Lastly, technical advances in recent years now allow us to test vehicle emissions more accurately and easily than ever before. Not long ago, vehicle emissions could only be tested in a laboratory—an extremely expensive process and easy to game, as the VW case has shown. Today, Portable Emissions’ Measurement Systems (PEMS) allow us to test vehicle emissions while driving outside a laboratory, on normal roads under normal driving conditions. However, these PEMS tests are still quite expensive and can still be gamed. A potential solution for the future could be remote sensing: A device the size of a large suitcase is placed next to a roadway and, using a light beam, measures the emissions of vehicles that pass by. Not just one or two vehicles a day but hundreds or thousands! It promises to be relatively cheap way to find out about the emission levels and one that is difficult to game, because the vehicle cannot detect that it is being tested. Using statistical methods it is then relatively easy for us researchers to determine which vehicle models show signs of being high emitters so that we can then carry out more thorough follow-up testing using PEMS and laboratory techniques to collect more, and more precise, data.
Cities suffer the most from high vehicle emissions. European Union regulations force cities to take action if they exceed ambient air quality standards and to protect their citizens against adverse health impacts. But cities can hardly take any action against high-polluting vehicles. The enforcement of vehicle emissions’ regulations is in the hands of the EU member states, and the responsible ministries in most cases are not really acting—as the current dispute between Italy and the European Commission about a defeat device in Fiat vehicles illustrates. More and more city administrators place their hopes in citizens themselves: If we all were better informed, we would take the right decision and purchase a clean vehicle rather than a high-polluting one. Wouldn’t we? The situation at the moment is confusing for consumers though, as a modern Euro 6 diesel car can have much higher real-world emission levels than a Euro 5 or even a Euro 4 one.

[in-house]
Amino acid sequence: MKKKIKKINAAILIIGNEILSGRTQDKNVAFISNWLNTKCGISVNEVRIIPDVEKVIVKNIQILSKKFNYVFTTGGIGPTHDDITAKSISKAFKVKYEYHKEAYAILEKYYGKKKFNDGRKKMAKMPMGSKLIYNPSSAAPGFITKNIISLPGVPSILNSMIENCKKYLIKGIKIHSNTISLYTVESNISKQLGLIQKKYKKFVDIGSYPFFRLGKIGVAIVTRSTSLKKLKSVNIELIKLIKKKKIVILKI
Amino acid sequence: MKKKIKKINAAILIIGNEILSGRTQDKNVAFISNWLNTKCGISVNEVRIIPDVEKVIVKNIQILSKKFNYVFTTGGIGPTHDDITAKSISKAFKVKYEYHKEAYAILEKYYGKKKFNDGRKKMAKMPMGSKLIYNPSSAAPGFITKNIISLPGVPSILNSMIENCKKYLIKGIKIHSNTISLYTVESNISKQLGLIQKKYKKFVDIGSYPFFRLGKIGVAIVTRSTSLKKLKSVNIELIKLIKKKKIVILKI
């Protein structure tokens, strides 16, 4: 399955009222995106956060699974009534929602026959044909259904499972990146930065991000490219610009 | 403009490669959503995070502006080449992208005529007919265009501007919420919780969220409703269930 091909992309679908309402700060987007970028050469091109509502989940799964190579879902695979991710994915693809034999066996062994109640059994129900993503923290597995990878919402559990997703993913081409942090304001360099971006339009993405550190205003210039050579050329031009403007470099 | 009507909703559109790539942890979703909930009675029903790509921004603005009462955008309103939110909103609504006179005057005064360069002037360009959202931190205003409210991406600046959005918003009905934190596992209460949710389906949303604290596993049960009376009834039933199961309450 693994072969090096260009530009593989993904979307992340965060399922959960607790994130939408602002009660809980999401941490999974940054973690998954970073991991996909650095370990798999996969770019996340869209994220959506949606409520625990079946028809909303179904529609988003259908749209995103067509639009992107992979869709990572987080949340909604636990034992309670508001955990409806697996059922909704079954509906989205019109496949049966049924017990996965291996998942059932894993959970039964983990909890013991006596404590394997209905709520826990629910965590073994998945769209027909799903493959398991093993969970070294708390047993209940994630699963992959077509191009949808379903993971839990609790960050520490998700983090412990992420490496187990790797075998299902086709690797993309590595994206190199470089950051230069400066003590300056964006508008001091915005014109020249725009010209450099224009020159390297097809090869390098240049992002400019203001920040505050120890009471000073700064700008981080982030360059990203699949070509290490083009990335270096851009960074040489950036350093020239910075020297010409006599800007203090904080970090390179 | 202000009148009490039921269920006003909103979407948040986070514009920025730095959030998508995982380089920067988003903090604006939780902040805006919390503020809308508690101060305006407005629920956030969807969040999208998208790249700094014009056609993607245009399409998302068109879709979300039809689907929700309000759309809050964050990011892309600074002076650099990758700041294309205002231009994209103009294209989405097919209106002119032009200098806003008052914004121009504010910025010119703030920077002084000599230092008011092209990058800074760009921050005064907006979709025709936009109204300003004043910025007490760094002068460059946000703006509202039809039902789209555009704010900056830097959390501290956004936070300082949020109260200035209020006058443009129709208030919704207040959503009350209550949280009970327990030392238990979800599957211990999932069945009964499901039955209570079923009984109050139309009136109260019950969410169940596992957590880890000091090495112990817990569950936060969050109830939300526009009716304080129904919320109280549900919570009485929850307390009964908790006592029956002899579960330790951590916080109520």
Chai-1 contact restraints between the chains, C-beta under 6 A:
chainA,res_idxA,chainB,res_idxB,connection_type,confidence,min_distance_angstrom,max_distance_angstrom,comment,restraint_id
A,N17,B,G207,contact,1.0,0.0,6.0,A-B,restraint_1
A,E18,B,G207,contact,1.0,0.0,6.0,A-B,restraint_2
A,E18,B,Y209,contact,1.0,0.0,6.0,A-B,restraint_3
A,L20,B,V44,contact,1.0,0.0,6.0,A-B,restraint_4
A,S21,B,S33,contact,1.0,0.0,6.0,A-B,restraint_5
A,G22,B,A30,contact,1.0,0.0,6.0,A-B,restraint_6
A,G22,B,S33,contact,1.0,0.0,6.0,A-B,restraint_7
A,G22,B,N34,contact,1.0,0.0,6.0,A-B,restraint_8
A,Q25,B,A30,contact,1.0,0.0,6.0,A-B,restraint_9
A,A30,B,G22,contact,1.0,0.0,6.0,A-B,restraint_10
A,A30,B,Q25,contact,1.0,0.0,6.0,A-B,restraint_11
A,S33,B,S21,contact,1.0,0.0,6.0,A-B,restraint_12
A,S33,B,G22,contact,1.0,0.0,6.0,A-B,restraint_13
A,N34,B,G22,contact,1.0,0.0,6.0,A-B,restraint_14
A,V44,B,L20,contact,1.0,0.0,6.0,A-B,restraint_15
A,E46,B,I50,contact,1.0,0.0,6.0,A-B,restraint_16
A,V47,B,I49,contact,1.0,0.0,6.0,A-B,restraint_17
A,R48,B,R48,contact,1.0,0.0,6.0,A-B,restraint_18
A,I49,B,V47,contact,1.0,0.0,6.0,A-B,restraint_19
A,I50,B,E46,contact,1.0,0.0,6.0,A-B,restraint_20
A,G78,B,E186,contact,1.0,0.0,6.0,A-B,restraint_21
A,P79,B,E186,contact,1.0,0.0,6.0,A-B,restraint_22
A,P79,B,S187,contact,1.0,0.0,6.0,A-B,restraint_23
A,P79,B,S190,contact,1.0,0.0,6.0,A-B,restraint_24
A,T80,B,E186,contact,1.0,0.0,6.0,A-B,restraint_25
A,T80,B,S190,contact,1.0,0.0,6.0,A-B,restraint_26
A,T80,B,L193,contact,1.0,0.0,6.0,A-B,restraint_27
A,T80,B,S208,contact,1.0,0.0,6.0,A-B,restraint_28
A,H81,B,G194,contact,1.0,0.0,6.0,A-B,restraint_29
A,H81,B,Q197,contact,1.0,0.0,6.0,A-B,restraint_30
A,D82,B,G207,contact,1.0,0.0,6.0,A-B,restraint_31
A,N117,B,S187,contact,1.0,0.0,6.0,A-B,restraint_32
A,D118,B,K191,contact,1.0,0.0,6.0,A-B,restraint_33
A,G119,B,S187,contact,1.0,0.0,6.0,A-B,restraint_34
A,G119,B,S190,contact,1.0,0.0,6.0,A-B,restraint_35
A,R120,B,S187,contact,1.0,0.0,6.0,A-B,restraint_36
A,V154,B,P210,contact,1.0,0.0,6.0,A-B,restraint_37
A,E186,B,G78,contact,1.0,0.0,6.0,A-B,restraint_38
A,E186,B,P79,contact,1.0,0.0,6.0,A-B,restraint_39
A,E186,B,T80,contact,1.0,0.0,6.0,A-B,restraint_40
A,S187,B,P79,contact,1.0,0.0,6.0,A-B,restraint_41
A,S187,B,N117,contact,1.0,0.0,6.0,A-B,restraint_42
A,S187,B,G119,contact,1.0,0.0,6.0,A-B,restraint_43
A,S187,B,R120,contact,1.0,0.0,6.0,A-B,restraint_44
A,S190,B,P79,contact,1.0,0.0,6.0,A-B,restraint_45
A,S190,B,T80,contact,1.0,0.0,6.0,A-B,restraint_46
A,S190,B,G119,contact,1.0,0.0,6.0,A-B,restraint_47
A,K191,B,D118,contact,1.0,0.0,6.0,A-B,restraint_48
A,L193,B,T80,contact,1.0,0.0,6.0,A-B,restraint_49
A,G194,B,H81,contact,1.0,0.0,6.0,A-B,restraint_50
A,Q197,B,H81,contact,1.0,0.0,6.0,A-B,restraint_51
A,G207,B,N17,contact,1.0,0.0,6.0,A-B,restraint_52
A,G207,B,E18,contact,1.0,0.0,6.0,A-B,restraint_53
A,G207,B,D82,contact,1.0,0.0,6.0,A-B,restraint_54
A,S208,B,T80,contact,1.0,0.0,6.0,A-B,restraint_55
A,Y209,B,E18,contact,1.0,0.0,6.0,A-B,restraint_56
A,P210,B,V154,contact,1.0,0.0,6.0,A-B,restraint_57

At the ICCT, we are now proudly supporting cities in better informing their citizens about real-world emission levels of new vehicle models. Together with our partners at GFEI, C40, the FIA Foundation and T&E, in March 2017 we announced that we would co-operate with the cities of London and Paris to launch The Real Urban Emissions Iniative (TRUE). The cornerstone of the TRUE project will be independent vehicle emissions testing, using remote sensing as well as PEMS and also laboratory measurements. Ultimately, we aim to build up a database with reliable and transparent emissions’ results that will help to inform citizens and lead to a cleaner vehicle fleet on our roads. The project will soon begin real-world testing, and we hope that other cities will join the initiative. Maybe one day, not too far in the future, we will have an interconnected network of vehicle emissions testing stations, scattered throughout Europe, providing us all with live information on the emissions performance of each vehicle manufacturer. That, I think, is our key to ensuring that we do not experience another ‘Dieselgate’.
Peter Mock was representing the ICCT at the Global Fuel Economy Initiative side event at the Leipzig ITF Annual Summit